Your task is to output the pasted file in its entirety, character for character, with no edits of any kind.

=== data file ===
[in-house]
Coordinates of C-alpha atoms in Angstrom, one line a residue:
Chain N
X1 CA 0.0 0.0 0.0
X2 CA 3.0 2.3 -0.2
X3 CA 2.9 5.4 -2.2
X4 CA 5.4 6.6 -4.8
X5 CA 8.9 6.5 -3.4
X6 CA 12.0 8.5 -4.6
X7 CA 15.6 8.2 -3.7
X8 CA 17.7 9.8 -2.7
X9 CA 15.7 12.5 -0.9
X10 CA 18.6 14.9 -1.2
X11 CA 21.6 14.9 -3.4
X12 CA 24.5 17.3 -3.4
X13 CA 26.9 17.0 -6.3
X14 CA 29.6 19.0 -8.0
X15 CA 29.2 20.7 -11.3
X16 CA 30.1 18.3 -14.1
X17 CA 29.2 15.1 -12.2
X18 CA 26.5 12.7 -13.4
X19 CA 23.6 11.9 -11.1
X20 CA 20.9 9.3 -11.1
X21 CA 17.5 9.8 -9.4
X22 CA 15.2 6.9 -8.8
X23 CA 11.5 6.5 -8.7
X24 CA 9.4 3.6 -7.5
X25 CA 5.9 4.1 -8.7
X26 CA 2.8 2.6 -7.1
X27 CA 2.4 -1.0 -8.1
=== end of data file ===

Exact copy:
[in-house]
Coordinates of C-alpha atoms in Angstrom, one line a residue:
Chain N
X1 CA 0.0 0.0 0.0
X2 CA 3.0 2.3 -0.2
X3 CA 2.9 5.4 -2.2
X4 CA 5.4 6.6 -4.8
X5 CA 8.9 6.5 -3.4
X6 CA 12.0 8.5 -4.6
X7 CA 15.6 8.2 -3.7
X8 CA 17.7 9.8 -2.7
X9 CA 15.7 12.5 -0.9
X10 CA 18.6 14.9 -1.2
X11 CA 21.6 14.9 -3.4
X12 CA 24.5 17.3 -3.4
X13 CA 26.9 17.0 -6.3
X14 CA 29.6 19.0 -8.0
X15 CA 29.2 20.7 -11.3
X16 CA 30.1 18.3 -14.1
X17 CA 29.2 15.1 -12.2
X18 CA 26.5 12.7 -13.4
X19 CA 23.6 11.9 -11.1
X20 CA 20.9 9.3 -11.1
X21 CA 17.5 9.8 -9.4
X22 CA 15.2 6.9 -8.8
X23 CA 11.5 6.5 -8.7
X24 CA 9.4 3.6 -7.5
X25 CA 5.9 4.1 -8.7
X26 CA 2.8 2.6 -7.1
X27 CA 2.4 -1.0 -8.1